Time, space, light and structure are the cornerstones of perception theory. They also frame the parameters of cognition within which the epistemological discussion of photography developed. This process is not closed and allows for reflection on the autonomous rules and independent picture language that reflect a mature and increasingly digitized medium that is more occupied with discursive possibilities than reality. The basic photographic program overlaps a complex system made up of technical, scientific, linguistic and artistic aspects. Gudrun Kemsa 's intention is to make these connections with convincing aesthetic metaphors.
The title »Moving Images« infers a relationship to film. The publication on hand however, is not concerned with the video work of the artist, rather with the photographic series »Choreographies«, »Moving Pictures«, »Beach Party«, and »Night Views«. Film being a system representing a chronological series of states of being, clearly has an advantage over the still photograph when it comes to adequately illustrating movement. In actuality the photograph is capable, as in Edgerton 's shot through an apple, to make things visible that, due to their speed, would otherwise stay hidden from the human eye. The roots of photography lie in the static, central perspective of the Renaissance and in strict linear Euclidean geometry, whose logical systems however are based on axioms that cannot be proven. The belief that the retina of the eye is a fixed point, in which bundles of rays meet is from today 's scientific stand point, fragile and deceiving. Rotating ›movements of discovery‹, that flow from one another and roll across the picture surface, analogous to timed photographic series, reflecting the physiological character of perception, barely find voice in this system.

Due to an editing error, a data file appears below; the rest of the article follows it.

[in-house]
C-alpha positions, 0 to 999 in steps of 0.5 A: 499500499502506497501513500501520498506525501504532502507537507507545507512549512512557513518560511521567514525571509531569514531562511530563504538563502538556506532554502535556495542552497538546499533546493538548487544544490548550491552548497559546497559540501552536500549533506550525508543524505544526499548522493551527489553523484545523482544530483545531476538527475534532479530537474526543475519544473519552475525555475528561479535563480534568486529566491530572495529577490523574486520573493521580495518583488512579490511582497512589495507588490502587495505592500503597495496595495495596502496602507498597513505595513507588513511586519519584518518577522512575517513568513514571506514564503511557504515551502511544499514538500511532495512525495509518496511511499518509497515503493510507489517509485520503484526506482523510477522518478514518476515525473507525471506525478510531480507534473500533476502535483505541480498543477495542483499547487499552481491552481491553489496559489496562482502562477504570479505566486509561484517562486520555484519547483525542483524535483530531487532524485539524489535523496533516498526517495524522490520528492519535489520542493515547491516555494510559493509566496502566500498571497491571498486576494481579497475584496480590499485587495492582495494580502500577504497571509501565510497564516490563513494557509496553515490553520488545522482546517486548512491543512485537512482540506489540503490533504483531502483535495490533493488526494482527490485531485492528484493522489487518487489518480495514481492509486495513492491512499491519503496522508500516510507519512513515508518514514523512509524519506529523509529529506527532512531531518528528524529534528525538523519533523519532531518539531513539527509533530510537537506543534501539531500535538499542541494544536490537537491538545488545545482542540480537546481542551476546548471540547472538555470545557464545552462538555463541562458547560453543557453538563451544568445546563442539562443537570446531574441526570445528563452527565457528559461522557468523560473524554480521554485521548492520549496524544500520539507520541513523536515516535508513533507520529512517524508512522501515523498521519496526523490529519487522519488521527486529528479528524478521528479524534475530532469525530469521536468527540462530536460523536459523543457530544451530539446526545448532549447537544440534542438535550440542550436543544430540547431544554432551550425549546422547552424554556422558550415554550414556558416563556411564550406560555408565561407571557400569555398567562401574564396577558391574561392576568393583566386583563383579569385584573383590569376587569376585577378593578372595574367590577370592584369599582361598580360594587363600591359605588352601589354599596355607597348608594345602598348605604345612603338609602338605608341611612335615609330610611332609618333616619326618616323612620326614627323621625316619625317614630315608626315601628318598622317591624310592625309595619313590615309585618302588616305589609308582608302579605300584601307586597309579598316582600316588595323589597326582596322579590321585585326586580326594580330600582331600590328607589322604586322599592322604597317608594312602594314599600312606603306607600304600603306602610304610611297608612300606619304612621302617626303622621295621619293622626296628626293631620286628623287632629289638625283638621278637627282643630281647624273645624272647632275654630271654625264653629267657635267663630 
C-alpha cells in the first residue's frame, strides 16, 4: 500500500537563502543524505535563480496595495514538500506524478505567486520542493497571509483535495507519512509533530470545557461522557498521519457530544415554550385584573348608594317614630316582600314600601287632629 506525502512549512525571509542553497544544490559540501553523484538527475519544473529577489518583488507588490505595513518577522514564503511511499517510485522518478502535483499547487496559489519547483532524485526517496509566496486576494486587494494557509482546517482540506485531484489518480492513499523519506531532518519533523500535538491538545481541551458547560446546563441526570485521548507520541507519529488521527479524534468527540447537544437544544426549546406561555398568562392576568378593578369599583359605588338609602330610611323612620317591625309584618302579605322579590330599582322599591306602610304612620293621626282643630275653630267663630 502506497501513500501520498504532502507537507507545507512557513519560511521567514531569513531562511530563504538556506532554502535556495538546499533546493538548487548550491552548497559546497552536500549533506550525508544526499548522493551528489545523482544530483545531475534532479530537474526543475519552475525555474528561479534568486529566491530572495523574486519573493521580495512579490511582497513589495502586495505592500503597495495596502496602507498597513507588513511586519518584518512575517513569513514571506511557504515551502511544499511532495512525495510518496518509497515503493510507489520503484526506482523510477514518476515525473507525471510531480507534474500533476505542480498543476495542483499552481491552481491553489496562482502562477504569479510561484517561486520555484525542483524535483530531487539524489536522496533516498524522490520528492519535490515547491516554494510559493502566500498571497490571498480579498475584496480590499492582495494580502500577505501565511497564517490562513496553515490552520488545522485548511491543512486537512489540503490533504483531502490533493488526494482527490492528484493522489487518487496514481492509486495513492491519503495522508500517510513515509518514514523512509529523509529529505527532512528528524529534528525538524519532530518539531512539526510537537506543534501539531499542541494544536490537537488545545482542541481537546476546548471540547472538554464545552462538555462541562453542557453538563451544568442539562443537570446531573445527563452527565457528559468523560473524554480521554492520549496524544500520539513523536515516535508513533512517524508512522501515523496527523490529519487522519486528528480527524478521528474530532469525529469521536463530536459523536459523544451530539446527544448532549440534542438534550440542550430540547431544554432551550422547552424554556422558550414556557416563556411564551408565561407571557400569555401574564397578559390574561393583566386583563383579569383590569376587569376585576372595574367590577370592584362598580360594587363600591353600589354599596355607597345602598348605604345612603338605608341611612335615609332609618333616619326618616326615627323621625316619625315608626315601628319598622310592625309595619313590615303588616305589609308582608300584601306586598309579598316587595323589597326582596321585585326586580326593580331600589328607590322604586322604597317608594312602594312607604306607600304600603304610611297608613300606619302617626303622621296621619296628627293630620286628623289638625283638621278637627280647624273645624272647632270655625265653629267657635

In actuality perception functions as a dynamic process, a progression of sensations, that is constantly being influenced by a permanent stream of underlying information. The stone steps in front of the pale sky, taken from an upward perspective form the screen, the stage set and the stage for the flow. A successive choreography made up of chance passersby form a ballet that plays itself out in an indeterminate location. The resulting scenic panorama of apparently simultaneous patterns of movement engender a variable optical structure that the artist then places next to each other in an artificial series of phases. They suggest a chronological, and respectively, a parallel series, that builds a construct in the sense of an autonomous picture statement. In reality there is no analogous picture. It is a game of misaligned pieces manipulated by the artist. Against the contradictory background of the pictorial discrepancies between the concrete and the image substitute, Gudrun Kemsa chooses the reality of the picture that is, in the end, subject to artistic control.
This publication and the accompanying exhibition document Gudrun Kemsa 's new picture series for the first time. The artist and the participating institutions thank all contributors to the realization of this project. Special thanks is due to Klaus Honnef and Christoph Schaden for their informative text, to Allison Faye for the translation and to the Kehrer Verlag team for their support, effort and care in publishing this book.
Lit: Gudrun Kemsa - Moving Images, Kehrer Verlag, Heidelberg 2006